Looking at the rosters from this angle, there was no class as consensus-highly ranked as the 2006 one and its prospects. That might have caught you by surprise. That class had two players outside of the top-51, but it also had two of the most-coveted prospects to ever come out of HS and two surefire pros (judging by their HS/college careers at the time of the NBA draft). Those two: Greg Oden, the consensus no. 1 prospect as ranked by every scouting service back then, and Kevin Durant, who was widely considered the second-best kid to play senior HS ball that year.
On top of that, the scouting businesses out there were very high on Brandan Wright, Spencer Hawes, Thaddeus Youn, Chase Budinger, and Ty Lawson. But looking at the actual addition of ranks, things look a little bit different...
Best Classes Judging by Best 247 Composite Combined Rk. Scores
This is definitely closer to reality, am I right? The 2017, 2019, and 2004 classes rank at the top of the leaderboard. There was a clear-cut no. 1 prospect in 2004, Dwight Howard, who made the jump straight to the pros that very year and became a no. 1 draft pick by the Orlando Magic.
After that, there is a tie between the 2017 and 2019 classes: the two of them had a consensus no. 1 player (Marvin Bagley and James Wiseman) but they also had a ton of similarly-ranked kids below them in the likes of Michael Porter, Mo Bamba, and Deandre Ayton back in 2017; and Anthony Edwards, Isaiah Stewart, and Cole Anthony in 2019.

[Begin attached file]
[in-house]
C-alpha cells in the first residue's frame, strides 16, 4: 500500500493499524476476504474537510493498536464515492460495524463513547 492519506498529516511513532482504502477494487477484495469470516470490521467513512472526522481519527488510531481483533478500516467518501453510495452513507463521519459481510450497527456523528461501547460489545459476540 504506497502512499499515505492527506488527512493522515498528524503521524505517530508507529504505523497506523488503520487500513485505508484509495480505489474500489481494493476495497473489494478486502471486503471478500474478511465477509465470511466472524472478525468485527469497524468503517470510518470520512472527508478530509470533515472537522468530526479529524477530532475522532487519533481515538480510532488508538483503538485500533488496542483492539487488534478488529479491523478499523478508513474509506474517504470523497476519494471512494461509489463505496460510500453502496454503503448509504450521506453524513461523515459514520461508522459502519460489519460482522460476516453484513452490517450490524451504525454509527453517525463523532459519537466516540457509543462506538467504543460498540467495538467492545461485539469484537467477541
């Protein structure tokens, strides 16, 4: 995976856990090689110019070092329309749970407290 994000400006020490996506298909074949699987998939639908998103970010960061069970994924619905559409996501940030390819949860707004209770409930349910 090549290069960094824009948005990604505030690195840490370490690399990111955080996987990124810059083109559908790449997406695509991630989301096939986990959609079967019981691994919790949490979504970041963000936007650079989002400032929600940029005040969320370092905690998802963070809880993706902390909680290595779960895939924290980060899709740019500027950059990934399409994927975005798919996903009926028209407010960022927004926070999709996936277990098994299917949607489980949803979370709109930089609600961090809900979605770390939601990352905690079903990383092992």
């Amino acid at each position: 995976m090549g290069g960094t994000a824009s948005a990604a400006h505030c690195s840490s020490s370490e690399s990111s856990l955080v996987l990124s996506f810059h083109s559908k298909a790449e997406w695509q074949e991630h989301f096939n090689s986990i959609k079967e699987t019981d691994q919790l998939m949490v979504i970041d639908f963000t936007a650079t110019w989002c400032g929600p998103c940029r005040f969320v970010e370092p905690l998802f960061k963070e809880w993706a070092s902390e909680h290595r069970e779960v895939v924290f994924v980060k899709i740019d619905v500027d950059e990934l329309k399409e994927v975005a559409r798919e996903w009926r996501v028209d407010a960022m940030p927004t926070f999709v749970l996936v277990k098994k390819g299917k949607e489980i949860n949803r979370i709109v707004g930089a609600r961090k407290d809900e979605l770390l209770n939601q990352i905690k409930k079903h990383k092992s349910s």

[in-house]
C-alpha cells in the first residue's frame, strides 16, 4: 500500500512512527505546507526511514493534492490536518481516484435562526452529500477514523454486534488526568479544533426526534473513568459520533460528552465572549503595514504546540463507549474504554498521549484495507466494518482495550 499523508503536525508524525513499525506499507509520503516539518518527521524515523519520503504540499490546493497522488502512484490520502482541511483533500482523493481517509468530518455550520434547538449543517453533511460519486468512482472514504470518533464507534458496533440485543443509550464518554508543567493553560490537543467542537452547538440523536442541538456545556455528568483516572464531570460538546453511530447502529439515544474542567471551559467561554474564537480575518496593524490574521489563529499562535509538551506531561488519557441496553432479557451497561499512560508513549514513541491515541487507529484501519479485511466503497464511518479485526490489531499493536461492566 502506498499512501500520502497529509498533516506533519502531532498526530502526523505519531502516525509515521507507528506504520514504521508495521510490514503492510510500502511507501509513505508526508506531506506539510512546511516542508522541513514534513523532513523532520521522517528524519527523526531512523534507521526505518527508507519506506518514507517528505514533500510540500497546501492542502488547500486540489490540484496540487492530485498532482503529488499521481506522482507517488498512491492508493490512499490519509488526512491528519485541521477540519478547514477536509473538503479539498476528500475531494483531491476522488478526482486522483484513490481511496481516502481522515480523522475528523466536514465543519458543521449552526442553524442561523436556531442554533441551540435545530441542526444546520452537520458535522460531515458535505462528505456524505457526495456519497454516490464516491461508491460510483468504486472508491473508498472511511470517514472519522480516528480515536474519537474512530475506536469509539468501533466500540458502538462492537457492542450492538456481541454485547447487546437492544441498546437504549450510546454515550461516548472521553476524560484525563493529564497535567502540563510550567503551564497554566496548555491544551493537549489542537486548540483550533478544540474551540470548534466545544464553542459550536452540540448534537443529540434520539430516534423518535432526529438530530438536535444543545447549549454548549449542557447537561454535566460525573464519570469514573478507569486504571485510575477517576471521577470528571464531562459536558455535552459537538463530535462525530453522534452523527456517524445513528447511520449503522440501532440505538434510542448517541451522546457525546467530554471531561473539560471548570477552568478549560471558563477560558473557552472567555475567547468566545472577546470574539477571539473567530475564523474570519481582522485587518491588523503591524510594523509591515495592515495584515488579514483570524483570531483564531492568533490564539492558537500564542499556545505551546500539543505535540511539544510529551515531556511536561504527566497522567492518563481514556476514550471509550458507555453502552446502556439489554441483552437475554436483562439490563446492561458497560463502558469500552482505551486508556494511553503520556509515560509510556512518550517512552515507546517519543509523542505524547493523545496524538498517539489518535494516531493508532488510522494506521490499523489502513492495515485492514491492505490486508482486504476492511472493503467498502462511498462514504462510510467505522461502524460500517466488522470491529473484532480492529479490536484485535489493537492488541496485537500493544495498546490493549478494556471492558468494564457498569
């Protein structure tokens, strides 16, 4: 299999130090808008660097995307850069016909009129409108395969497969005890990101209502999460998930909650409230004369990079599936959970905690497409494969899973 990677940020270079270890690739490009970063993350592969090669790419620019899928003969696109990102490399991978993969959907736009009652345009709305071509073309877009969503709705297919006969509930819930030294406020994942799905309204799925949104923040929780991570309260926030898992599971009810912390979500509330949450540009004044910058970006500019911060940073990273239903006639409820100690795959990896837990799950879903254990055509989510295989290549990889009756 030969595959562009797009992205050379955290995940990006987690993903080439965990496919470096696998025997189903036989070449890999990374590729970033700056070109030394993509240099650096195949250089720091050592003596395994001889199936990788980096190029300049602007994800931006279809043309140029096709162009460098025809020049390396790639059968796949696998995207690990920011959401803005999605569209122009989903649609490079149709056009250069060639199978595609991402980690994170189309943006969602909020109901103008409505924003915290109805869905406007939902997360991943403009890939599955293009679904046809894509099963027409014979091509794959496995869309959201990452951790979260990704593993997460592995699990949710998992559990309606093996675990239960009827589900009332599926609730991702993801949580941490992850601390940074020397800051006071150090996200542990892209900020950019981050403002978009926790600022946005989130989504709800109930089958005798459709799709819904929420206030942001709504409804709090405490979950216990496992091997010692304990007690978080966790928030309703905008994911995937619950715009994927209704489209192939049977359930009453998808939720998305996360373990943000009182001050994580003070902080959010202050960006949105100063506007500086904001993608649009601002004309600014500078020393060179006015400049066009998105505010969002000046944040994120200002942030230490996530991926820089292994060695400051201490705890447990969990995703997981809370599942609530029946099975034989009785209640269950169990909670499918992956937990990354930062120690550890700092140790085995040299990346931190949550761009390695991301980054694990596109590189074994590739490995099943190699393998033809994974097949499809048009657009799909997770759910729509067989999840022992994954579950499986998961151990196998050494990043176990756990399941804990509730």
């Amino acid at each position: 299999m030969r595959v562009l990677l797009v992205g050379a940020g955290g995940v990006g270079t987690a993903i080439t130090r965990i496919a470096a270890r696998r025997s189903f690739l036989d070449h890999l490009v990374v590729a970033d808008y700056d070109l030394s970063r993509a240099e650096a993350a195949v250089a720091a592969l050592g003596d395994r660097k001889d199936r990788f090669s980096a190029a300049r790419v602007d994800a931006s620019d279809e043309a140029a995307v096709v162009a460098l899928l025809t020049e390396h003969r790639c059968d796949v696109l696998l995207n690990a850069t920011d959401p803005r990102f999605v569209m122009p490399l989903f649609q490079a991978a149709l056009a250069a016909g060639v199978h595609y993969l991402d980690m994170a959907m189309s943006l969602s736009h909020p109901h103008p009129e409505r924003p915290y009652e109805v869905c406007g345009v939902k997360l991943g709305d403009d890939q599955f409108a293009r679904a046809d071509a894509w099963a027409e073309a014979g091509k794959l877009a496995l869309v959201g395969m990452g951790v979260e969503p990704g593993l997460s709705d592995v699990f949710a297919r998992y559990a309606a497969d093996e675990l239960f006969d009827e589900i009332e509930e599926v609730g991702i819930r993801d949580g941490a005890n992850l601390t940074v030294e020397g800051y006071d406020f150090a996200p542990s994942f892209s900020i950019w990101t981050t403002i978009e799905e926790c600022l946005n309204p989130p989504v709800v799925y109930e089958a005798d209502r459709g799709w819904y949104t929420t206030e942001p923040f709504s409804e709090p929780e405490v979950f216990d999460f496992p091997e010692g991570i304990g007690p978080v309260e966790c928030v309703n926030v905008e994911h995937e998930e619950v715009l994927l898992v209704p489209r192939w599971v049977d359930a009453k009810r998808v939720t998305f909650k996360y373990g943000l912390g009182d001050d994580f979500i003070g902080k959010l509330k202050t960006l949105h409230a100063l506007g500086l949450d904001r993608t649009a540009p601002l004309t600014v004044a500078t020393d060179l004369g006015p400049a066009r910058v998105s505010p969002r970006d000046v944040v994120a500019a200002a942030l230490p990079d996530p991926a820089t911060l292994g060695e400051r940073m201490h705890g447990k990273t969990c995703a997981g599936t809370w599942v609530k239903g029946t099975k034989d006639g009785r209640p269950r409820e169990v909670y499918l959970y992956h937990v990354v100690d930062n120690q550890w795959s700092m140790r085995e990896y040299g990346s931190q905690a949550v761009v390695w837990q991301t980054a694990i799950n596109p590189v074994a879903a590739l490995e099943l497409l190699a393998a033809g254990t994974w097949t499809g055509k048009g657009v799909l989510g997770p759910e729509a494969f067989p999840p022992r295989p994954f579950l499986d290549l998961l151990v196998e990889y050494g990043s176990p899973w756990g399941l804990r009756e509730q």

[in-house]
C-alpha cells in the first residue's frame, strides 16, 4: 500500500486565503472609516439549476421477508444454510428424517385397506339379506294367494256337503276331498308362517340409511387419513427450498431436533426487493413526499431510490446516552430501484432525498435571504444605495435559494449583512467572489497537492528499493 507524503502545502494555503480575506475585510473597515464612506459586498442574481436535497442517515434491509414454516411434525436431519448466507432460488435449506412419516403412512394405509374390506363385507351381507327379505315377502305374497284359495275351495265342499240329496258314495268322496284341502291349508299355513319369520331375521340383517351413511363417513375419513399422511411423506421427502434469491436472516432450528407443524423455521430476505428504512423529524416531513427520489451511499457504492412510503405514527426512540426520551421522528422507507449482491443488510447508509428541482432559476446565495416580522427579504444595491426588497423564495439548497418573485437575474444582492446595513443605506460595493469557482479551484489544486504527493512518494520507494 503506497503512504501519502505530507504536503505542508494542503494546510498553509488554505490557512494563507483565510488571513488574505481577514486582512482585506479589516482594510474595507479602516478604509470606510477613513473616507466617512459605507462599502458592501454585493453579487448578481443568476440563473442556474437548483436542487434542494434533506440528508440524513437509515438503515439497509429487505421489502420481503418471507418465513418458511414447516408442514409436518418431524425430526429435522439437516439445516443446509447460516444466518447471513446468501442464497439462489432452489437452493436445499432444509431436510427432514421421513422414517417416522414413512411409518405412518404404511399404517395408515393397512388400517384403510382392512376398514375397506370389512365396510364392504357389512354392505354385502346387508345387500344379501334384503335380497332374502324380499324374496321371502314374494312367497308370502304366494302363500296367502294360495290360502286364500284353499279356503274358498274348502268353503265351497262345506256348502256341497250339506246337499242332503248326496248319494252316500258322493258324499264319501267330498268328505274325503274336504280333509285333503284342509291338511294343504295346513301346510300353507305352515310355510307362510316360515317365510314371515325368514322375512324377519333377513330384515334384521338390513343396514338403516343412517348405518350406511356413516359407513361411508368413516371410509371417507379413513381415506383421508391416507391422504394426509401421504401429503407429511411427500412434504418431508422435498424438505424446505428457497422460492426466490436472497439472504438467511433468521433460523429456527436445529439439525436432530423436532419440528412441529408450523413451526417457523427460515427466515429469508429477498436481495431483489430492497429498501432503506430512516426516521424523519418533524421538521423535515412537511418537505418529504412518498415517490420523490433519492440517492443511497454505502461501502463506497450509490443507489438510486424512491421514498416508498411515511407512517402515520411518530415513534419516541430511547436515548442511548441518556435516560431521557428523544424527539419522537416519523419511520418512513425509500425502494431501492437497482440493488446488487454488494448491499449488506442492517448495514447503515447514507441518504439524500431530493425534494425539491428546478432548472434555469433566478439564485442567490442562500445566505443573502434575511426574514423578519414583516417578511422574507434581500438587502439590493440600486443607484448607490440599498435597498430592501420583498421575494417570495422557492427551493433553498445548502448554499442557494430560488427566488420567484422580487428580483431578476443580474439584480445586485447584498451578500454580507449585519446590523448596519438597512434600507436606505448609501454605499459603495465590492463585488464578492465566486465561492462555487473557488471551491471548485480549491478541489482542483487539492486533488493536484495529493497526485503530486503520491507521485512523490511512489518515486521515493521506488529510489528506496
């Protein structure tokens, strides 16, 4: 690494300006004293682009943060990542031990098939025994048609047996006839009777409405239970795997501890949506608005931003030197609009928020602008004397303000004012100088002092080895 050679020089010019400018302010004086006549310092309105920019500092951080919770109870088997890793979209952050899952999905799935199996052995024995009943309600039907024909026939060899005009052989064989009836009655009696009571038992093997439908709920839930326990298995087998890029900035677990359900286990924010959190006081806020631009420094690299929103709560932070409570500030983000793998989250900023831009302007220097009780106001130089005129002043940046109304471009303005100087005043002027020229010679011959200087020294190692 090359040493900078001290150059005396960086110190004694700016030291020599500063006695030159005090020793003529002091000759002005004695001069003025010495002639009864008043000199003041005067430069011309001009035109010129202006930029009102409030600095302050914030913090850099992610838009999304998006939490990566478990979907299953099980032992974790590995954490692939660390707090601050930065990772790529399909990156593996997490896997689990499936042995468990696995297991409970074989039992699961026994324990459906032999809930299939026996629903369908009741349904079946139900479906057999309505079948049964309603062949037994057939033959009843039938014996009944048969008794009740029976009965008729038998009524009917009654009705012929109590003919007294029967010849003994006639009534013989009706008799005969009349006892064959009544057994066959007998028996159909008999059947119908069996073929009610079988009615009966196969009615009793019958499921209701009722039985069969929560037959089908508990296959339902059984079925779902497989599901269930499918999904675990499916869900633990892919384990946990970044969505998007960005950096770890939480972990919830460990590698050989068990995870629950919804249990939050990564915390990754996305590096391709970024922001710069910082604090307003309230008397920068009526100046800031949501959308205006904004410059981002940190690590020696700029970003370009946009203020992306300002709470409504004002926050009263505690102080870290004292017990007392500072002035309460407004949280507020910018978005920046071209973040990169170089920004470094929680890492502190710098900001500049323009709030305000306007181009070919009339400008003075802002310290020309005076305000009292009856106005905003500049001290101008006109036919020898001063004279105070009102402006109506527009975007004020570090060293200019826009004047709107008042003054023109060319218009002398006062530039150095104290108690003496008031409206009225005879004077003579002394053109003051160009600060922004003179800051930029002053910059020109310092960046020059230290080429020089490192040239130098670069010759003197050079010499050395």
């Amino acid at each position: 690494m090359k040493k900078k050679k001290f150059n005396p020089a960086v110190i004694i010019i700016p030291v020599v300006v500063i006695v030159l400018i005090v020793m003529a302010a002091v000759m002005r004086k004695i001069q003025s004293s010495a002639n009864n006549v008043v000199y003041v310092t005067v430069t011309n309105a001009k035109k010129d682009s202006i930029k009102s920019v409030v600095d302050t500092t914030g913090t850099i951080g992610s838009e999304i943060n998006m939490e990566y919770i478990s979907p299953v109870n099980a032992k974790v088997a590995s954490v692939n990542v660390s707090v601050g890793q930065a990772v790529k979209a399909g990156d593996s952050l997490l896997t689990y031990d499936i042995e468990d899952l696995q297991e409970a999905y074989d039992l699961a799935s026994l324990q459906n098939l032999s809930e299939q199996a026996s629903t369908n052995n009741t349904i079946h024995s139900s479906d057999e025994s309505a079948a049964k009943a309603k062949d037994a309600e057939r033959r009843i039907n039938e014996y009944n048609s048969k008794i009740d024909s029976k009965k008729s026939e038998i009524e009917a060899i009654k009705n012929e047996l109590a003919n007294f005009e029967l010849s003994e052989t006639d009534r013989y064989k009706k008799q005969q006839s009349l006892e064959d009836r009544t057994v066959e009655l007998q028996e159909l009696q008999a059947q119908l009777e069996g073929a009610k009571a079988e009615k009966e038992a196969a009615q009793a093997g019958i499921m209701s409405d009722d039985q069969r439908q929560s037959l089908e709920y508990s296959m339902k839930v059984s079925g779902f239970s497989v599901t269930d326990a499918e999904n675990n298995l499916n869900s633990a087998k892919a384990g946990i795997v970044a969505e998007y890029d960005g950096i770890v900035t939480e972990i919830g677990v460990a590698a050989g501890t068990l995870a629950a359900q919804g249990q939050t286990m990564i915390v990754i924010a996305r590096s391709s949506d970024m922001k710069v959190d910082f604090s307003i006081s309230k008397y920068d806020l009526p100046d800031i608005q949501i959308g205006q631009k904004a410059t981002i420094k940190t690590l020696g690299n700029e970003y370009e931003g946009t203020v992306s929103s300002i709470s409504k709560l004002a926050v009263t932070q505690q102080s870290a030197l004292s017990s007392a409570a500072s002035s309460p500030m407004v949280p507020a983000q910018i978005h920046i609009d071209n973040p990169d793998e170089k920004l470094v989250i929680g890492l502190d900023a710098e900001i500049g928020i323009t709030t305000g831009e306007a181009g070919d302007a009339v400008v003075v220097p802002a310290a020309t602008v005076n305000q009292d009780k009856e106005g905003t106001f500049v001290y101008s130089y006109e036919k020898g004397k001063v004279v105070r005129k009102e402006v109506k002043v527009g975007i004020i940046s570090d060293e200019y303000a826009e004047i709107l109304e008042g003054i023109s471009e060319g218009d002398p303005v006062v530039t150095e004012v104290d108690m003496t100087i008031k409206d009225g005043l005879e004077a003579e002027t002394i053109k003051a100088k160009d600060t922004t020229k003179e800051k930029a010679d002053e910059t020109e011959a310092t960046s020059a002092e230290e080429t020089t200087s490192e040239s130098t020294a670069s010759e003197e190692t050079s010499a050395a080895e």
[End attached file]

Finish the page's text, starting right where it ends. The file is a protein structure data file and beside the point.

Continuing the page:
While the 2021 class also has no-brainer no. 1 in Chet Holmgren, only two players are widely considered part of the top-3 (Jaden Hardy and Paolo Banchero), while things get a little bit more random and muddy going down the board. That’s why at the end of the day, and looking at different MCDAAG rosters and squads from the past, the most probable case for the 2021 class of HS seniors is one of an average crop of players that are far from the greatest of them all, but that also rank higher than half of the squads that made the game in the past 23 years, at least from a recruiting/HS point of view.
There is a lot—heck, everything—yet to be written about all of those kids’ pro-careers, and surprises are always waiting to pop down the ranks, so this doesn’t mean that the 2021 class won’t produce some highly productive players that would thrive at the brightest of stages in 10 to 15 years. And that’s precisely the best part of this: we think we know a lot, but we still don’t know anything about what lies ahead.